This is an aside from the main point of this article, but disclosure / discovery enthusiasts are not necessarily much interested in the final outcome of the cases which they read about. Their focus is usually on an application decided by reference to the rules of court. Sometimes the point arises at trial, and may affect the final outcome (though the arguments by that stage are more usually about the contents of documents than about compliance with the rules); sometimes the procedural disclosure point, however early or late, brings the case to an end there and then (see e.g. Eaglesham v Ministry of Defence  EWHC 3011 (QB) where the defence was struck out for failure to comply with an “Unless” order, closing off argument about the merits and taking the claim straight to quantum). Sometimes you get a feeling for the likely outcome from the points arising on a disclosure application, and be reasonably certain that settlement discussions will begin at once.
Often, however, the disclosure point is won or lost, we all learn something, and then lose interest in the end result. We might form a view as to the merits (or, at least, as to where our sympathies lie), but do not know all the factors which will drive the final decision or induce a settlement. It is a bit like watching a horse race from a point on the course but not knowing or caring who wins.
That, as I say, is by the way. The case which prompts this thought is Curtiss & Ors v Zurich Insurance Plc & Anor . Leasehold owners of flats in a development in Swansea face very serious losses as a result of defects in the buildings. We are not told the status of their claims against other parties, but this claim is against Zurich in respect of a so-called New Home Warranty Insurance that the developer had contracted for Zurich to issue in certain circumstances. The leaseholders claim that Zurich’s issue of a cover note amounted to representations that Zurich had undertaken a genuine final inspection of the properties and that the works had been properly done. This, it is alleged, was fraudulent “because the surveyors knew that they had not carried out any genuine final inspections and because Zurich had no real belief that they had done so, and that [the claimants] were induced by the representations to purchase apartments that were considerably less valuable than the price they paid for them.”
The judgment is about the claim for exemplary damages or, rather, it is about the claimants’ demand for certain matters relevant to their claim for exemplary damages to be included in the list of Issues for Disclosure. The statements of case are set out in paragraphs 7 and 8, and the disputed Disclosure Issues appear in paragraph 9. The words “Issues for Disclosure” appear in the judgment beginning with capitals because the concept is so described in the Disclosure Pilot in Practice Direction 51U – these are not just “issues for disclosure” but the more technical and specific “Issues for Disclosure” introduced in paragraph 7.3 of PD 51U in the following terms:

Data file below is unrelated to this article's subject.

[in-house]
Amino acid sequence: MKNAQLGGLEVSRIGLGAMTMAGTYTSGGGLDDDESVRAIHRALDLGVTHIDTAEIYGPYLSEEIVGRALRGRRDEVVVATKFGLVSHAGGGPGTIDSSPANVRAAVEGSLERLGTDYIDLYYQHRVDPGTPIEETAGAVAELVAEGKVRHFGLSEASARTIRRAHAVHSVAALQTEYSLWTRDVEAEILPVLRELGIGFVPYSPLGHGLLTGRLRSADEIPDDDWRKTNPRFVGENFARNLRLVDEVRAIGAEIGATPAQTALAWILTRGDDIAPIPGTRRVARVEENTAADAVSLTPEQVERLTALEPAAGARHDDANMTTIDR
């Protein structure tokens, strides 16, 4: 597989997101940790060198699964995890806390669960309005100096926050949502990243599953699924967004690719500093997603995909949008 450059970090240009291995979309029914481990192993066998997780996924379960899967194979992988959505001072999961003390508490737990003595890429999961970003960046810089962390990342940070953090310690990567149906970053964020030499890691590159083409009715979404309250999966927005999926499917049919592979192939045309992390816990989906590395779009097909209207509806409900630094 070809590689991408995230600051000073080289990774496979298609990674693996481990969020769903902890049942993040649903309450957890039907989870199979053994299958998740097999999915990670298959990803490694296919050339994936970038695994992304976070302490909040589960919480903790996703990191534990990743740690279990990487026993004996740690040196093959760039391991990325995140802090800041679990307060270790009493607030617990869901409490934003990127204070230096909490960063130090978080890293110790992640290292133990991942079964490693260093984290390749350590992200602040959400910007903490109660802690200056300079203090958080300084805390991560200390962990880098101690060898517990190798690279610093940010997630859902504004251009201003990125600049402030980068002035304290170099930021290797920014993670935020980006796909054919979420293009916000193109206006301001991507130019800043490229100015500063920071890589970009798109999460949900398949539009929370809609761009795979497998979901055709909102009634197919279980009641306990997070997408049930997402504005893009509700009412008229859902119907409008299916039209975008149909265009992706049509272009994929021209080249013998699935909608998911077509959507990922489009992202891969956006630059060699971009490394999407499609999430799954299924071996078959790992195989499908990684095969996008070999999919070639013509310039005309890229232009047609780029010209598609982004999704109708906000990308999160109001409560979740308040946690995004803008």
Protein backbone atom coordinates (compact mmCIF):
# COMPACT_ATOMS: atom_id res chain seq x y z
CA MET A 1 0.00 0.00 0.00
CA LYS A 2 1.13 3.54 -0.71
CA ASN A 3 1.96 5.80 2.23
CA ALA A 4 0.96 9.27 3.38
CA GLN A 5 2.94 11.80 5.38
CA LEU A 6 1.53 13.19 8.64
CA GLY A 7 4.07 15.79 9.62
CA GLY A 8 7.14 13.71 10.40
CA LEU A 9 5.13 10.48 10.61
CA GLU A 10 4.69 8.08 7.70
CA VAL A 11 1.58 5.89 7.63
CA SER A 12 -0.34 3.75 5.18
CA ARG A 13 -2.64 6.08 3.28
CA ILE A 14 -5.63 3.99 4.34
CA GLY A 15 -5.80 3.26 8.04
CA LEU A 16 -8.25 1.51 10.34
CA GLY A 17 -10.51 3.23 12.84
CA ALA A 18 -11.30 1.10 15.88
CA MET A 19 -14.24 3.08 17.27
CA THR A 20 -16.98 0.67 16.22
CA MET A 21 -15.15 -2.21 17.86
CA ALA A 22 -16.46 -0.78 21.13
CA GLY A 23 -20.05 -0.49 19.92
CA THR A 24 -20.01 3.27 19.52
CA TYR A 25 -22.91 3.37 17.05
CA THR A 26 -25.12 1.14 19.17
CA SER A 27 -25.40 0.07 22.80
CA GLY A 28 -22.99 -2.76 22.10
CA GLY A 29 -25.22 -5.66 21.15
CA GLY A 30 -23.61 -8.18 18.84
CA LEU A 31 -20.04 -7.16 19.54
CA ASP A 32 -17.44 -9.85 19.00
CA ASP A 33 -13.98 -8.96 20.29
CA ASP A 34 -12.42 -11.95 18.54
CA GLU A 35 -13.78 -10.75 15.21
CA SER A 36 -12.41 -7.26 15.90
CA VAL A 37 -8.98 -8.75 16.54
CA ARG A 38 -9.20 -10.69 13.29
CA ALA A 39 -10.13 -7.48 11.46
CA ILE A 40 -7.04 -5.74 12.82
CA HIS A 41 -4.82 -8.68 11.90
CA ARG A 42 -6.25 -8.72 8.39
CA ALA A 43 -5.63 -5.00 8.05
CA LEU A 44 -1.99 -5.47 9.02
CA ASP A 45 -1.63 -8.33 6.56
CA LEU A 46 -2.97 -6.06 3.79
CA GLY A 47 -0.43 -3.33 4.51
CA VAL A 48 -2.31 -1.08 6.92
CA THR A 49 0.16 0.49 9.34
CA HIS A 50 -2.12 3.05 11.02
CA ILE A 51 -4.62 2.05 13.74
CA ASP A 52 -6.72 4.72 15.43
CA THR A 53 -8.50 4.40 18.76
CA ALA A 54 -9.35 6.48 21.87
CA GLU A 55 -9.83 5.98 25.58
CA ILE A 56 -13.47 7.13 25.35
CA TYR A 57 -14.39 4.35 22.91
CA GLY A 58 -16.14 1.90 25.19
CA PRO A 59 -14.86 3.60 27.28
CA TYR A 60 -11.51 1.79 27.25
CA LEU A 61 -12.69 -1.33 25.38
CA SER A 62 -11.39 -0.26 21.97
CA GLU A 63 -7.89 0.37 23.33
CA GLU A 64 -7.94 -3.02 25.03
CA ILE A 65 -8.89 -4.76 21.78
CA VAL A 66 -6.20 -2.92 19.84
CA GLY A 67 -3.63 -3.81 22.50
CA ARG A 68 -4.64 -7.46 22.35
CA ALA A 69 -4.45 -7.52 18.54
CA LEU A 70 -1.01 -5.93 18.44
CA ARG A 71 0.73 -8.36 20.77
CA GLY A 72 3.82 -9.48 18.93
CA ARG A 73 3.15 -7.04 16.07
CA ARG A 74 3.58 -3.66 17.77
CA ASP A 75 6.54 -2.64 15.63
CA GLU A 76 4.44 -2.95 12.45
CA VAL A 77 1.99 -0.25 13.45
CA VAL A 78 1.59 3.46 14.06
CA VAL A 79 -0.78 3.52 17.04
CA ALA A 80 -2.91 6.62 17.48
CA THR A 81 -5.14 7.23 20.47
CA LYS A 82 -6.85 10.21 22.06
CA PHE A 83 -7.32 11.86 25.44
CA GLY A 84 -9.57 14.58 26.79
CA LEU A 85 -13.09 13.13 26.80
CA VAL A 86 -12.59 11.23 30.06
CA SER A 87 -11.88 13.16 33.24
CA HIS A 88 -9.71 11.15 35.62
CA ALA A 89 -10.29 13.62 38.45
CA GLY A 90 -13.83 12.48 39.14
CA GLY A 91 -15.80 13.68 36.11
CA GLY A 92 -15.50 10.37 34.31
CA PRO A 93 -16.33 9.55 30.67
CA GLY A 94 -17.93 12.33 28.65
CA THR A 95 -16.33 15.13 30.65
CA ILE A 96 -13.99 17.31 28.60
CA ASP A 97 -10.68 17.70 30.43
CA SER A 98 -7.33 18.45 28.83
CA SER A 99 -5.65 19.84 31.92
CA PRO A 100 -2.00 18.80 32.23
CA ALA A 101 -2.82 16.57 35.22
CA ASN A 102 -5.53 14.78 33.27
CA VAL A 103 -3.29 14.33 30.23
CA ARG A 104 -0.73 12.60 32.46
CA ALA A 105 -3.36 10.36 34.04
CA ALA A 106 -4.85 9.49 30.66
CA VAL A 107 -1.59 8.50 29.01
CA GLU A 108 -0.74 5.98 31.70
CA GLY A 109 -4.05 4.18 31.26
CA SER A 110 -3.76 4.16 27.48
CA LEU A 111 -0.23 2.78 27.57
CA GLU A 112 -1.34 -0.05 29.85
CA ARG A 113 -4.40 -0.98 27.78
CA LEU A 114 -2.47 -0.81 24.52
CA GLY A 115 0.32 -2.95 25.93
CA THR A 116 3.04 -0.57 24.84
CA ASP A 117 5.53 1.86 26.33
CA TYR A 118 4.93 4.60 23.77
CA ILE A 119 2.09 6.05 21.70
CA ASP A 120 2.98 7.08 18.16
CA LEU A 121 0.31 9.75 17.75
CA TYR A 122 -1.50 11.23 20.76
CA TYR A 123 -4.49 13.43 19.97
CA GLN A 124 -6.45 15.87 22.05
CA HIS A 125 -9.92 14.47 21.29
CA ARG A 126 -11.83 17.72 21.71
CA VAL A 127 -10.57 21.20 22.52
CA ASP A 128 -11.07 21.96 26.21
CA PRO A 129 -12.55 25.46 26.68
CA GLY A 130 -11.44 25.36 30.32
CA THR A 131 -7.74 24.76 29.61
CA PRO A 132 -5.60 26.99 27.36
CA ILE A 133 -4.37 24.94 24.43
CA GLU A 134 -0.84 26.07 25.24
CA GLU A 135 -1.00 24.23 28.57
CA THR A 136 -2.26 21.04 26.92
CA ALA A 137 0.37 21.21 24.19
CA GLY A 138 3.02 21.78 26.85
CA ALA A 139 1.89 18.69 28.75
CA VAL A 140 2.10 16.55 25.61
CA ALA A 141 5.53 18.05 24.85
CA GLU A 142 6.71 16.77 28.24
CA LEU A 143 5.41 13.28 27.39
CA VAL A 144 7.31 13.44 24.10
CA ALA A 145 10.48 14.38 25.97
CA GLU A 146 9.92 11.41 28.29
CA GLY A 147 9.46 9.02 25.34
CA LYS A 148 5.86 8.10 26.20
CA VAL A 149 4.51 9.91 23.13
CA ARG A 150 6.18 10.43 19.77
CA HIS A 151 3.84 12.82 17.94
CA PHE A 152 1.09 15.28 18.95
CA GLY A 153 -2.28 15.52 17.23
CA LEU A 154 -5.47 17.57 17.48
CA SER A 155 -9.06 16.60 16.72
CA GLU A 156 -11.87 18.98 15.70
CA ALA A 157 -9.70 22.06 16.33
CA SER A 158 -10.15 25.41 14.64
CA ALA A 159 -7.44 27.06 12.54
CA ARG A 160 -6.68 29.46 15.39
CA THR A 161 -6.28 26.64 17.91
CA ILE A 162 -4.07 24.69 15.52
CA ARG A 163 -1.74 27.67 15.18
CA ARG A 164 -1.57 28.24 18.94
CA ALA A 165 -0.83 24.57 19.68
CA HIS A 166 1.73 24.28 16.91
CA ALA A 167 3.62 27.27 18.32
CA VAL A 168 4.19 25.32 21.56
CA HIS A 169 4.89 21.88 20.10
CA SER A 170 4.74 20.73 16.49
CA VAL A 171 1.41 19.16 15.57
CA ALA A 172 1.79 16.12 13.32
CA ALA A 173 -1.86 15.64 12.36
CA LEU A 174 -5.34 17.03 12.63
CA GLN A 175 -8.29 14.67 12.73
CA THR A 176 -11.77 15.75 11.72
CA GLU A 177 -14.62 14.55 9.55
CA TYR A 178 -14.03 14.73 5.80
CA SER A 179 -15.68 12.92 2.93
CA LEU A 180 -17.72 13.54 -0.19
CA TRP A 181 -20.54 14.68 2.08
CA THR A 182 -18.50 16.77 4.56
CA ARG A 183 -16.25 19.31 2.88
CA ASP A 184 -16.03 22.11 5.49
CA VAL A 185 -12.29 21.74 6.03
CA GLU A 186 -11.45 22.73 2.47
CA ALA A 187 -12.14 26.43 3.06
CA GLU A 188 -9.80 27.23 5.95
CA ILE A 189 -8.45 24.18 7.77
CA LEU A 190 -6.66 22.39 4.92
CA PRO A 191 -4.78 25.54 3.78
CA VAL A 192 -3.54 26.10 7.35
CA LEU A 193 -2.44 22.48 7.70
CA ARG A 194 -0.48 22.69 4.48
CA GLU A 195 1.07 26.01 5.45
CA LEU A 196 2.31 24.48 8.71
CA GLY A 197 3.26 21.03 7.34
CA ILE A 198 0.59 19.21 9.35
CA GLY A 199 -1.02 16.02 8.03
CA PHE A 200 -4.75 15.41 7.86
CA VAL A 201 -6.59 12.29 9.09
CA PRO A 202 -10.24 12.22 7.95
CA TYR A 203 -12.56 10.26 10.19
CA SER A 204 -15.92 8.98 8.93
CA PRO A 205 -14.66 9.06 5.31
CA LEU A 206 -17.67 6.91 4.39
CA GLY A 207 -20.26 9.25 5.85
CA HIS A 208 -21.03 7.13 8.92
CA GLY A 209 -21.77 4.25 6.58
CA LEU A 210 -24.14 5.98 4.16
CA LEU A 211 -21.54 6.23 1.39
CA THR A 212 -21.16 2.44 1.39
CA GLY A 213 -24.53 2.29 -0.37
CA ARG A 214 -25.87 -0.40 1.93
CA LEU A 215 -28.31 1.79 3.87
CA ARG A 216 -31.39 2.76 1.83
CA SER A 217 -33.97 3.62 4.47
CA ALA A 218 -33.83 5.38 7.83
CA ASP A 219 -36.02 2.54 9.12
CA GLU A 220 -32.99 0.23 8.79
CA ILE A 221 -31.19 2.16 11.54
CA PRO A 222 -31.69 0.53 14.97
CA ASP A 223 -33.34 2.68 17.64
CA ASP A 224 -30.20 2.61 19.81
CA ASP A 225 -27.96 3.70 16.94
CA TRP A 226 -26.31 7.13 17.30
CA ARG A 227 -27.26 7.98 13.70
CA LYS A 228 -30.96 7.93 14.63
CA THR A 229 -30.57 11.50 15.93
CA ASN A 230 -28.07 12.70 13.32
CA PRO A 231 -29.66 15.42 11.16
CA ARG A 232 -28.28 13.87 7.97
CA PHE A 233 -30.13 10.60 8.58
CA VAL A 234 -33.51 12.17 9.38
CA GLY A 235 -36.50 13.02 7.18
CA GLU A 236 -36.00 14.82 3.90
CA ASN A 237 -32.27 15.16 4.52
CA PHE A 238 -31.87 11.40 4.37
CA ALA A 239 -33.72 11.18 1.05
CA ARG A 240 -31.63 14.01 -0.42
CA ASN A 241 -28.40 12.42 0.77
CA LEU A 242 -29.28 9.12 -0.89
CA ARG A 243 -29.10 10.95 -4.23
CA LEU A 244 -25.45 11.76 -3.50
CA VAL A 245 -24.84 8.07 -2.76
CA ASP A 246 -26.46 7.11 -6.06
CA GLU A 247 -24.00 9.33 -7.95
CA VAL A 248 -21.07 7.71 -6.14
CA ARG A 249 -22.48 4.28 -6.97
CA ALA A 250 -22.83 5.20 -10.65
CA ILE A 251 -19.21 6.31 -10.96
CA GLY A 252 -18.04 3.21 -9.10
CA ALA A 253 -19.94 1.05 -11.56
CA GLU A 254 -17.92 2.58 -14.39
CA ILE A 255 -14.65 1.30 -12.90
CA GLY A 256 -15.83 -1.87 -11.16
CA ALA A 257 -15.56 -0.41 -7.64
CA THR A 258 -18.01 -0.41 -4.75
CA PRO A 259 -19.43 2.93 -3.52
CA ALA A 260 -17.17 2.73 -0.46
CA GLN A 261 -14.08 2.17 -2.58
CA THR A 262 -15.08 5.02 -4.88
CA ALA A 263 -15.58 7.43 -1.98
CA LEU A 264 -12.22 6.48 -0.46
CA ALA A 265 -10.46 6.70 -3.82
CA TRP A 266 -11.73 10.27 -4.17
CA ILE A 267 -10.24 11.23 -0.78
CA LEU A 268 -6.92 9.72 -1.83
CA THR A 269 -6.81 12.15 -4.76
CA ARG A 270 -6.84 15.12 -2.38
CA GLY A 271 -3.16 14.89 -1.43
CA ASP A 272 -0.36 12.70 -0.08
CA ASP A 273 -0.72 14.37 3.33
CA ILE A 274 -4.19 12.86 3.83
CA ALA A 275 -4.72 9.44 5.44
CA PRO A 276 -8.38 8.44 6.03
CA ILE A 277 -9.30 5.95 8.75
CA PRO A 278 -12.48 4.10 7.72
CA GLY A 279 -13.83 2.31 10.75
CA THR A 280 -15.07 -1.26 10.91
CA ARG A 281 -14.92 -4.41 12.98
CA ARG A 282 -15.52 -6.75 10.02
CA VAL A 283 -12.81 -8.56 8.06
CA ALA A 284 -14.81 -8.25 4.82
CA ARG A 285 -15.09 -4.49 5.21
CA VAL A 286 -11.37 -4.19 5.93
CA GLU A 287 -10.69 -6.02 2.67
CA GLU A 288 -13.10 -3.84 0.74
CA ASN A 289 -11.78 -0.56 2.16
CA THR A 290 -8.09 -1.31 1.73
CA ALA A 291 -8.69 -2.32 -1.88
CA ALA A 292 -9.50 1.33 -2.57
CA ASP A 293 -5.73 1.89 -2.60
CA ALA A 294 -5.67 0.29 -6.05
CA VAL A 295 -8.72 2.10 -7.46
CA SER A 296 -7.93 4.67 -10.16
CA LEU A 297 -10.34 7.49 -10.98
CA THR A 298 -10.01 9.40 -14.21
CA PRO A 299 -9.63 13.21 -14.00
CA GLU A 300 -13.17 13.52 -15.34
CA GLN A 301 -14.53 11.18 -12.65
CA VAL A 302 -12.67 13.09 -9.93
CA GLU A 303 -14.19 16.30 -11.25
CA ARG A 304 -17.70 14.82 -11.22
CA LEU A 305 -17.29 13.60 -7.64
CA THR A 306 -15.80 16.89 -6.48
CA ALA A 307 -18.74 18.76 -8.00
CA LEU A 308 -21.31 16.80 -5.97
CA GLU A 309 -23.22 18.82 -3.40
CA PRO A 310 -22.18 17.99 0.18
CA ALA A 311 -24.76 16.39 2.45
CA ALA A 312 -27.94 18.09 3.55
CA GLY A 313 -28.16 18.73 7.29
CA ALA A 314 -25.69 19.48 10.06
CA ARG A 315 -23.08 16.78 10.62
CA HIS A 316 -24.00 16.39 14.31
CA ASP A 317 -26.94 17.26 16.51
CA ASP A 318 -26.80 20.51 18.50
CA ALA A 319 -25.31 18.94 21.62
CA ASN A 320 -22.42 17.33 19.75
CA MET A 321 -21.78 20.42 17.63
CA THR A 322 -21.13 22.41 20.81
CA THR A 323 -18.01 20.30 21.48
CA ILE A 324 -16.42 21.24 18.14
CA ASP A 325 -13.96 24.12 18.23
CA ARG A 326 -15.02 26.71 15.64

‘Issues for Disclosure’ means for the purposes of disclosure only those key issues in dispute, which the parties consider will need to be determined by the court with some reference to contemporaneous documents in order for there to be a fair resolution of the proceedings. It does not extend to every issue which is disputed in the statements of case by denial or non-admission.
Not all of the issues in dispute are “Issues for Disclosure”. The judgment sets out (beginning at paragraph 13) the guidance given on this point by the Chancellor, Sir Geoffrey Vos, in McParland & Partners Ltd v Whitehead  EWHC 298 (Ch). Perhaps this is the only point you need to take away from the Curtiss judgment – read PD 51U and read McParland, before getting stuck into lengthy and expensive correspondence and applications on the point.
It is worth reading, however, from paragraph 19 where the judge takes in turn each of the points claimed as “Issues for Disclosure”. Most of the succeeding paragraphs begin “I do not approve this as an Issue for Disclosure”. Perhaps as you nod your way through them, you will mutter “Of course – can’t think why they ran with that one”, but that is more easily done once a judge, closely focussing on the rules and untrammelled by client pressure, dismembers each point in turn. I can’t argue with any of the judge’s analysis.
The judicial words are of general application – “not a key issue”, “this is an inadequate justification”, “I cannot identify any issue at all in this respect”, “any relevant matters are already provided for”, “a vehicle for obtaining far-reaching and speculative disclosure”. There are others. It might be good to note them down as tests to be applied in future proposed applications together with the bare words of PD 51U.
It is easy to decide where one’s sympathies lie as between leaseholders facing ruin on one side and developers and insurers on the other (do feel free to insert your adjectives of choice before “developers” and “insurers”, but I am trying to be objective here). We see this snapshot of a legal-cum-technical part of a case and, as I put it in opening, we learn something and move on. I will probably never hear what the outcome is.
I do wonder, though, what a result which turns on expressions like “a vehicle for obtaining far-reaching and speculative disclosure” looks like to the claimants, stuck in their defective flats while they fight a faceless insurer at vast expense. My own life assumptions – that all developers are corner-cutting spivs and that most insurance is a legally-sanctioned form of fraud – are not much help. Developers and insurers have rights too, and we have yet to devise a better way of resolving major disputes like this.